In a nutshell:  The history of, and differences between, traditional Japanese Jujutsu, Brazilian Jiujitsu/Gracie Jiujitsu, and Asay Jiujitsu.

Traditional Jujutsu is a Japanese Martial Art that developed back in the days of the Samurai (the warrior caste of feudal and early-modern Japan) that employs throws, joint locks, chokes, and some strikes.  The idea was to know how to fight an opponent who’s possibly wearing armor when you’d lost your sword.

Brazilian Jiu-jitsu (notice the new spelling) is a relatively new art and is constantly being studied and evolved for both sport-oriented fighting and self defense.  A Japanese master from Japan, Mitsuyo Maeda taught a man named Carlos Gracie (now a Brazilian legend) the ways of Kodokan Judo ground fighting fundamentals, and the art was taught in great detail within the Gracie family.  That’s why you might hear it called “Gracie Jiu-jitsu.”  The art was validated by Royce Gracie, a nephew of Carlos Gracie, after showing that his art could defeat a bigger, stronger attacker in the Ultimate Fighting Championship (UFC).  Today, Brazilian Jiu-jitsu is used for sport and self-defense purposes and has achieved a high level of credibility in the martial arts world.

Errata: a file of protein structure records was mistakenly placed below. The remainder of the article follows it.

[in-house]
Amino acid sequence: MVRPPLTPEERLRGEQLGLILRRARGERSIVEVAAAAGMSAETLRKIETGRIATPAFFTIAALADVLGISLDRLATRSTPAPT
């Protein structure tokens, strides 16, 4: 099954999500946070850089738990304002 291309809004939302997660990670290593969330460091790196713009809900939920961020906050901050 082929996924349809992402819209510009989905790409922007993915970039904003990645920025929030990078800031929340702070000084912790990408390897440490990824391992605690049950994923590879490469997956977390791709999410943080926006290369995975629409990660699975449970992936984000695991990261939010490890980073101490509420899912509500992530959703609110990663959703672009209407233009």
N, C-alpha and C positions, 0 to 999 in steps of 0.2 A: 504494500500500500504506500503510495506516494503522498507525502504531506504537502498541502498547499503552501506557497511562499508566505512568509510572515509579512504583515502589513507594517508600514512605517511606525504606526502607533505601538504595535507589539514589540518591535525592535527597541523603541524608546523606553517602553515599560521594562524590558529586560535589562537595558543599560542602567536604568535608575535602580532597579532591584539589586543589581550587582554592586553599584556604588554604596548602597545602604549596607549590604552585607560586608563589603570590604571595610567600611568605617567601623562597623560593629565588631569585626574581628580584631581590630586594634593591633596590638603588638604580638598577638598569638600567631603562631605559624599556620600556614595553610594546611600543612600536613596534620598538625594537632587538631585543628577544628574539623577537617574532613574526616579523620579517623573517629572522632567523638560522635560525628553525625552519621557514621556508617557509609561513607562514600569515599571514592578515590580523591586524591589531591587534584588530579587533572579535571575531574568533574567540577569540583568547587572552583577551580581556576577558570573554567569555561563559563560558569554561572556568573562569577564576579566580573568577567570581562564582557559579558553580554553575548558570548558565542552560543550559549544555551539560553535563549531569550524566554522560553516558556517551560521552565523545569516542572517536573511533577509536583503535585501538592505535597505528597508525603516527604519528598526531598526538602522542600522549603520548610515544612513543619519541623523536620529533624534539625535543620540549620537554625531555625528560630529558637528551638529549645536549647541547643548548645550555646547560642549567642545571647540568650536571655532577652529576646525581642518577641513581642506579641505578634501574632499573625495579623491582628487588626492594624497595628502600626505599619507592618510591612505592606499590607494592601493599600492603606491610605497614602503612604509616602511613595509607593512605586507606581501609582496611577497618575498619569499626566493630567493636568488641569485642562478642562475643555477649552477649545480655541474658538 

Asay Jiujitsu is a new, hybrid art created by Patrick Asay, a Reality-Based Self Defense expert, formally ranked in Kung Fu, Taekwondo, and Uchudo.  Asay is recognized a 2nd Degree Black Belt under Grand Master Stanley Witz of the International Martial Arts Council.  Asay Jiujitsu (AJJ) is a new martial art, and is still very much a work in progress. It’s different from Brazilian Jiu-jitsu (and should not be confused with them), but is a compilation of many high-percentage, submission-based techniques, particularly ones that cater to street combat. It also incorporates some techniques and strategies not strictly taught in Brazilian Jiu-jitsu.  Asay’s reality-based system, called Applied Martial Arts, came out with AJJ as a way to provide the very basics and fundamentals of submission grappling to the aspiring student and to show how submission grappling fits into the overall fight plan.

–Patrick Asay


Leave a Reply

Fill in your details below or click an icon to log in:

WordPress.com Logo

You are commenting using your WordPress.com account. Log Out /  Change )

Google+ photo

You are commenting using your Google+ account. Log Out /  Change )

Twitter picture

You are commenting using your Twitter account. Log Out /  Change )

Facebook photo

You are commenting using your Facebook account. Log Out /  Change )


Connecting to %s